o I love Estwing hammers. Ever since my brother gave one to my son for his birthday, I have admired the strength and grace of them. They are very effective at driving nails and removing nails. But I would be going over the top if I said I didn’t need any other tool to get a construction job done: Measure those boards in hammer-lengths and Whack! cut the board with the hammer. It’s a little jagged, but hey… Need to drive a screw? Whack! Hmm, why is it stripped? Oh well, and when we’re all done, just sweep the floor like so with my trusty hammer! What’s wrong with that? I’m prioritizing using that hammer above doing my construction job well! If I want to do the job right, I need to be willing to set that hammer down and use other tools on the job.
o Likewise, the Corinthians were apparently treating the gift of tongues like that hammer. They wanted to use it all the time. It made them feel spiritual and important, but if they kept swinging that one gift around, it would end up destroying their church just like my hammer would destroy my construction site.
o A Biblical view of spiritual gifts recognizes that priority must be given to those gifts which build up the church.
o Interestingly, Paul reveals in v.18 that he is more gifted with tongues than anyone. He gives full credit to God for this gift, however.
§ In Acts 21, Paul speaks perfect Greek to the Roman army commander, then turns around and speaks perfect Aramaic to the crowd of Jews in the temple.
§ He travelled all over Europe, encountering many different languages. The Lyconian language is specifically mentioned in Acts 14, and later on Malta, there appears to be a language barrier with the barbarians living there.
§ Yet what is remarkable is that Paul never talks much about this gift.
§ If anybody could have written a book of the Bible about tongues and how to practice them, it would have been Paul, but we don’t get much more than this passage in 1 Cor 14. Why not? Because Paul did not consider it a high priority.
§ His silence on the gift indicates that it is not a high priority gift. Why? Because it was not essential for building up the church.
o In v.19 he says he would rather use 5 intelligible words to instruct others than 10 thousand words in an unknown language. On the priority scale, Paul chose to keep tongues low.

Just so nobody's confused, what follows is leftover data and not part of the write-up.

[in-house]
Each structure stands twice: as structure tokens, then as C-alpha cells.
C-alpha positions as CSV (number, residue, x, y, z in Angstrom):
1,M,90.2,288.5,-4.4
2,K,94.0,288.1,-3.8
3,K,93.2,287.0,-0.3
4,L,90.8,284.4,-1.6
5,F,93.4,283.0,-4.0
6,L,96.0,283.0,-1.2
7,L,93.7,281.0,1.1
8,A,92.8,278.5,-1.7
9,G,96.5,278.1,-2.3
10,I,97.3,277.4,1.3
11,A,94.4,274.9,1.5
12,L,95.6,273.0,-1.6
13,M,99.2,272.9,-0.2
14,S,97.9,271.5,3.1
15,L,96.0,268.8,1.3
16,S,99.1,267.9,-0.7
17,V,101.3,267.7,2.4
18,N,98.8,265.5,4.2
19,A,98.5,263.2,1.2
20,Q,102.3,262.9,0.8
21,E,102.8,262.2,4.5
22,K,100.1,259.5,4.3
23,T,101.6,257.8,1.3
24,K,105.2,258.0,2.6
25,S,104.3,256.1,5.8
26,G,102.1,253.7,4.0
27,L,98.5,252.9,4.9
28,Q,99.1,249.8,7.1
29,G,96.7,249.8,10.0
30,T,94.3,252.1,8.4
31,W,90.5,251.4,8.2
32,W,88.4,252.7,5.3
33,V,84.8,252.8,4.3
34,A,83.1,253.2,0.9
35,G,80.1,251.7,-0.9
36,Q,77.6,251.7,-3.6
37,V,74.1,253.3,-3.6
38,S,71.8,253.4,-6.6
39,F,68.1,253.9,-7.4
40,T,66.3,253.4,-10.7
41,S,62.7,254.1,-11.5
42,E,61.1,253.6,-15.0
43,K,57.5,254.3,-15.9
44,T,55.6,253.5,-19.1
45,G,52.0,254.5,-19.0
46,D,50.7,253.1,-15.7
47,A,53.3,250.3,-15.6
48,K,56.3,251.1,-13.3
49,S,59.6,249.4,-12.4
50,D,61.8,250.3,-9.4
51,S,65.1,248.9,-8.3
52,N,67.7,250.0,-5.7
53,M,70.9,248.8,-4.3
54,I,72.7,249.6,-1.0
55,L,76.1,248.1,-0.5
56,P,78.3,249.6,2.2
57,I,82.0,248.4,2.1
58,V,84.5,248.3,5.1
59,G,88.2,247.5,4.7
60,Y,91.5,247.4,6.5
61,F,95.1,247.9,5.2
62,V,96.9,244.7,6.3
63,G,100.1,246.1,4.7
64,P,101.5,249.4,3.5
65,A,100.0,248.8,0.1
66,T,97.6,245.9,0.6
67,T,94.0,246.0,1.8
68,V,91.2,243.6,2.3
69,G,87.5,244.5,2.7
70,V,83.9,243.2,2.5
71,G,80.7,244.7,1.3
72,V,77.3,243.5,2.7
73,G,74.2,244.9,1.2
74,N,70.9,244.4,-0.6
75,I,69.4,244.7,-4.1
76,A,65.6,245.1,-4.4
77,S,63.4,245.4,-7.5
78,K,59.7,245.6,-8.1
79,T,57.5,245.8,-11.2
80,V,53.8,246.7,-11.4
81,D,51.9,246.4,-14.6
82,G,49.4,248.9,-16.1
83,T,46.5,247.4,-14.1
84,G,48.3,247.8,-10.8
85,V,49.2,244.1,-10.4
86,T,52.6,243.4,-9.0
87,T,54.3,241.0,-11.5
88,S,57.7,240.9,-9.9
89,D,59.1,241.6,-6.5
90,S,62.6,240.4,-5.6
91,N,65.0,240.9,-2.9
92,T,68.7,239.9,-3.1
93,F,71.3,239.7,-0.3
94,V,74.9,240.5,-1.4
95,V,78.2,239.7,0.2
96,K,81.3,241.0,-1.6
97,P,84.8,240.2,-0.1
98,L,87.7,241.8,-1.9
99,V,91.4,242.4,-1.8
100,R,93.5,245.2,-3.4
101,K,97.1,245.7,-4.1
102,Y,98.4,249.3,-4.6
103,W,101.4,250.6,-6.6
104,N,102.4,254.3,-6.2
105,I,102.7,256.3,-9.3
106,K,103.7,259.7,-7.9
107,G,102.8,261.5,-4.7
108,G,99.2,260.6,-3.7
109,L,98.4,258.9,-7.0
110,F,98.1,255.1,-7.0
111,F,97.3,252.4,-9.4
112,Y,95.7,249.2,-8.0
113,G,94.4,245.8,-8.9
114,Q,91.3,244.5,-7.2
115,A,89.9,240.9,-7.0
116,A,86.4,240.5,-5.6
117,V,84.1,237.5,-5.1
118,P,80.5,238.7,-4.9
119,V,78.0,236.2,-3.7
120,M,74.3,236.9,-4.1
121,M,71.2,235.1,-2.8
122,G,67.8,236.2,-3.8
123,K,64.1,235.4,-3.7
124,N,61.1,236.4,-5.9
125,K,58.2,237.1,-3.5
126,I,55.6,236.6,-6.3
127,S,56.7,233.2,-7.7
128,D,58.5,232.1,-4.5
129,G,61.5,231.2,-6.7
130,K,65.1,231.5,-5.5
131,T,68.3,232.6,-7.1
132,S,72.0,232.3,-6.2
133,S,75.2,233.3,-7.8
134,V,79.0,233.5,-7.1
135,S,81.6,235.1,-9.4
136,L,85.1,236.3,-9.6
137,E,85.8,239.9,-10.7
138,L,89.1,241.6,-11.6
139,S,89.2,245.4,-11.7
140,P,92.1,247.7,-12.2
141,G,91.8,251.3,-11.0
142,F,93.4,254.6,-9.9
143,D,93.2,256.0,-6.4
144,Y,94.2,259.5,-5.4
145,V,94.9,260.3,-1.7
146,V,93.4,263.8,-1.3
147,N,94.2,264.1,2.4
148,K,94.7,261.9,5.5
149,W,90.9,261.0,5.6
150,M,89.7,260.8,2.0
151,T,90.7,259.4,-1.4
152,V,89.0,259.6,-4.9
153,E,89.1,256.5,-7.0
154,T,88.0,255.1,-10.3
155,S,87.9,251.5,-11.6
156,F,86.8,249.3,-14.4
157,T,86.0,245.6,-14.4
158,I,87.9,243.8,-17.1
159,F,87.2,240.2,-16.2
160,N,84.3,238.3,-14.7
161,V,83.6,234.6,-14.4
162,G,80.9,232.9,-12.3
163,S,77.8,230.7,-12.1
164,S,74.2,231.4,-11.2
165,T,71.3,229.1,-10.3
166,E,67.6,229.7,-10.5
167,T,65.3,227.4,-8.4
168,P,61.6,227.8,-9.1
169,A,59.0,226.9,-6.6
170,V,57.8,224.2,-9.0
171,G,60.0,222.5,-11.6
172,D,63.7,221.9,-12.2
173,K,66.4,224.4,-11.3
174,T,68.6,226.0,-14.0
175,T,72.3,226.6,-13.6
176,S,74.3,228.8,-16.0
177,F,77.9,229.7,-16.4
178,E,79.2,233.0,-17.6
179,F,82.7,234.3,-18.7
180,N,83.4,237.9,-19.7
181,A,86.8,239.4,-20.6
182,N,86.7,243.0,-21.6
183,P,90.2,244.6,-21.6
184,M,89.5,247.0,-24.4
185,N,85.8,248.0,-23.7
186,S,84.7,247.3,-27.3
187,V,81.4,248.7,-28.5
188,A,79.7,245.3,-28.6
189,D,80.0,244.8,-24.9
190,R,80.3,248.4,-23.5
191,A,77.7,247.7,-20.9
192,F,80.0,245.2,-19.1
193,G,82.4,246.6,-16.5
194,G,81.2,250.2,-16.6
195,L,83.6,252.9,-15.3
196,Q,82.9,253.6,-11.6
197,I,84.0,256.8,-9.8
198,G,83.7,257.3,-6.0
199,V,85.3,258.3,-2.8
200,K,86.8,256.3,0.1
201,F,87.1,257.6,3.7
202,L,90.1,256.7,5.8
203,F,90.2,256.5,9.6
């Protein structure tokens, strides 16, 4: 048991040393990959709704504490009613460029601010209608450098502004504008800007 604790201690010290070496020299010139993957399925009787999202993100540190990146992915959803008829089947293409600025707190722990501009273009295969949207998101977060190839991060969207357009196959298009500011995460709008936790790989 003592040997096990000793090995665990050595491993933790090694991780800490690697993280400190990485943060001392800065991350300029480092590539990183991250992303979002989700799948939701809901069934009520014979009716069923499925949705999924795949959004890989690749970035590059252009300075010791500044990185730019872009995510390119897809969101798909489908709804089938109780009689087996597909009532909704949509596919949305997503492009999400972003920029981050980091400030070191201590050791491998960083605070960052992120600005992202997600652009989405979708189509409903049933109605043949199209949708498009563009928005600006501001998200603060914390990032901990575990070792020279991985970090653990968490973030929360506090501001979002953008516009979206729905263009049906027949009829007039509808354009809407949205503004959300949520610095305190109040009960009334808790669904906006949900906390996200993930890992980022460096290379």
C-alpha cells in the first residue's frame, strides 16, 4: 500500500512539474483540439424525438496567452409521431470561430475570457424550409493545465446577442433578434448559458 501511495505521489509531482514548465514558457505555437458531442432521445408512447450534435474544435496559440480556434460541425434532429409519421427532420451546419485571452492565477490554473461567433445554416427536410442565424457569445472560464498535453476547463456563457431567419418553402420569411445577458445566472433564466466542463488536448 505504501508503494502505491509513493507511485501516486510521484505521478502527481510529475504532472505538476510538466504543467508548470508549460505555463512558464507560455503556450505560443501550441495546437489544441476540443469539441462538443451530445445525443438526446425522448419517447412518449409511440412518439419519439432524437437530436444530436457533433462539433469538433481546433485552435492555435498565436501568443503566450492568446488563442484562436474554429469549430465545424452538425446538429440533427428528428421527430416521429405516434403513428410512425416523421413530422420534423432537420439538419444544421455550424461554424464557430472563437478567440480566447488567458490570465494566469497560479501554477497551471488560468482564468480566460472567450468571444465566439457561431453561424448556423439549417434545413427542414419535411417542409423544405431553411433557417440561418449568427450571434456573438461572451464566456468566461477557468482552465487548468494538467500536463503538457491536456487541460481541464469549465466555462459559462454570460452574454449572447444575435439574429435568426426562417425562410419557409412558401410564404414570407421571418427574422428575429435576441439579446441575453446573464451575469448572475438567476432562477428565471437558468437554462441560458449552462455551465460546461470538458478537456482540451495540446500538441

o At different stages in life, different gifts may be required. If my hypothesis is correct that the gift of tongues may be related to foreign mission work, there may have been a point where the gift of tongues was significant in the formation of the Corinthian church. However, in order to mature, they needed to set that gift down and pick up others that are more in keeping with maturity.
§ The gift of tongues/foreign languages is mentioned in the N.T. at Pentecost when Jews from many nations first heard the gospel preached by the apostles,
§ then at Samaria where the Gospel make a major cross-cultural jump,
§ then again at the house of Cornelius the Roman Army captain when the Gospel made inroads into the Latin population,
§ then later on at the extremity of Asia Minor as Paul told the synagogue in Ephesus about Jesus and the Holy Spirit,
§ and now in Corinth once the Gospel had made its first inroads into Europe.
§ Pentecostals assume that these are sample populations of new believers and that the gift of tongues was experienced by every new believer, but I am inclined to think that this sign is only mentioned when the Gospel spread into new areas of the world because there was some special relationship between the gift of tongues and missions.
§ I still hear of that correlation today: For instance, Bruce Olson wrote in his autobiography Bruchko, concerning his mission work among unreached Amazon tribes (p.151-152) that after he had evangelized the Molitones, the Molitone Indians wanted to share the gospel with the next tribe over, the Yuko’s, so off they went, not knowing that the Yukos spoke a totally different language, a fact that Bruce had discovered from living with that tribe for a time. After the Molitone evangelists came back, Bruce talked with the leader, Arabadoyca:
"How did it go?" I